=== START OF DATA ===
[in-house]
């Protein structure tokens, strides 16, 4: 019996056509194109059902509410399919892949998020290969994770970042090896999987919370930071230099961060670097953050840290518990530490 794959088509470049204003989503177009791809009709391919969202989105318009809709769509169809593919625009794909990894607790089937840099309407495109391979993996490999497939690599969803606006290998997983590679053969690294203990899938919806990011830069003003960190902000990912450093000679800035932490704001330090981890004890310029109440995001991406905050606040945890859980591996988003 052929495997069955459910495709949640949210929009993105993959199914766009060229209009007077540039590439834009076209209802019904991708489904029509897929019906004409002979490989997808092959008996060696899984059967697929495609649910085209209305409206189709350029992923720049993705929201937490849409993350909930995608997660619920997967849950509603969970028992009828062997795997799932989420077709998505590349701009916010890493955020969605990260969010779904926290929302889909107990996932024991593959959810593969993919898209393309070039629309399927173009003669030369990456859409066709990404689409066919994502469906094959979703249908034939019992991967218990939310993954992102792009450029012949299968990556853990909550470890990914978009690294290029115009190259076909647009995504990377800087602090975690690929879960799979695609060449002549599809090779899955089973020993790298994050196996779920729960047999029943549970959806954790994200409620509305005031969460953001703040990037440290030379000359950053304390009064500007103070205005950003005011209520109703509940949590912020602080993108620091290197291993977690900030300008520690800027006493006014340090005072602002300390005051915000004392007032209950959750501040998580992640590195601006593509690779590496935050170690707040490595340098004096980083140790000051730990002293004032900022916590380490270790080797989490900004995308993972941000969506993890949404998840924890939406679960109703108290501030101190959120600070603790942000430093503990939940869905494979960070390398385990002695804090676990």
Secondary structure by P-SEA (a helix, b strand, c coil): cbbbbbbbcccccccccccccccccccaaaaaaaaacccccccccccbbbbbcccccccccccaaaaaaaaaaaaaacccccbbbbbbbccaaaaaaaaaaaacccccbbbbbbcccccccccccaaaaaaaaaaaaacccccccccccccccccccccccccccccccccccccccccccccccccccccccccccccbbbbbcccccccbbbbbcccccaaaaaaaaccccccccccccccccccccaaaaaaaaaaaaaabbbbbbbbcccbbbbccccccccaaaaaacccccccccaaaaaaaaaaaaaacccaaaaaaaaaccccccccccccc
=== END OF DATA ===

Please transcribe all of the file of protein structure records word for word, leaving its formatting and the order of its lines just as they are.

[in-house]
């Protein structure tokens, strides 16, 4: 019996056509194109059902509410399919892949998020290969994770970042090896999987919370930071230099961060670097953050840290518990530490 794959088509470049204003989503177009791809009709391919969202989105318009809709769509169809593919625009794909990894607790089937840099309407495109391979993996490999497939690599969803606006290998997983590679053969690294203990899938919806990011830069003003960190902000990912450093000679800035932490704001330090981890004890310029109440995001991406905050606040945890859980591996988003 052929495997069955459910495709949640949210929009993105993959199914766009060229209009007077540039590439834009076209209802019904991708489904029509897929019906004409002979490989997808092959008996060696899984059967697929495609649910085209209305409206189709350029992923720049993705929201937490849409993350909930995608997660619920997967849950509603969970028992009828062997795997799932989420077709998505590349701009916010890493955020969605990260969010779904926290929302889909107990996932024991593959959810593969993919898209393309070039629309399927173009003669030369990456859409066709990404689409066919994502469906094959979703249908034939019992991967218990939310993954992102792009450029012949299968990556853990909550470890990914978009690294290029115009190259076909647009995504990377800087602090975690690929879960799979695609060449002549599809090779899955089973020993790298994050196996779920729960047999029943549970959806954790994200409620509305005031969460953001703040990037440290030379000359950053304390009064500007103070205005950003005011209520109703509940949590912020602080993108620091290197291993977690900030300008520690800027006493006014340090005072602002300390005051915000004392007032209950959750501040998580992640590195601006593509690779590496935050170690707040490595340098004096980083140790000051730990002293004032900022916590380490270790080797989490900004995308993972941000969506993890949404998840924890939406679960109703108290501030101190959120600070603790942000430093503990939940869905494979960070390398385990002695804090676990």
Secondary structure by P-SEA (a helix, b strand, c coil): cbbbbbbbcccccccccccccccccccaaaaaaaaacccccccccccbbbbbcccccccccccaaaaaaaaaaaaaacccccbbbbbbbccaaaaaaaaaaaacccccbbbbbbcccccccccccaaaaaaaaaaaaacccccccccccccccccccccccccccccccccccccccccccccccccccccccccccccbbbbbcccccccbbbbbcccccaaaaaaaaccccccccccccccccccccaaaaaaaaaaaaaabbbbbbbbcccbbbbccccccccaaaaaacccccccccaaaaaaaaaaaaaacccaaaaaaaaaccccccccccccc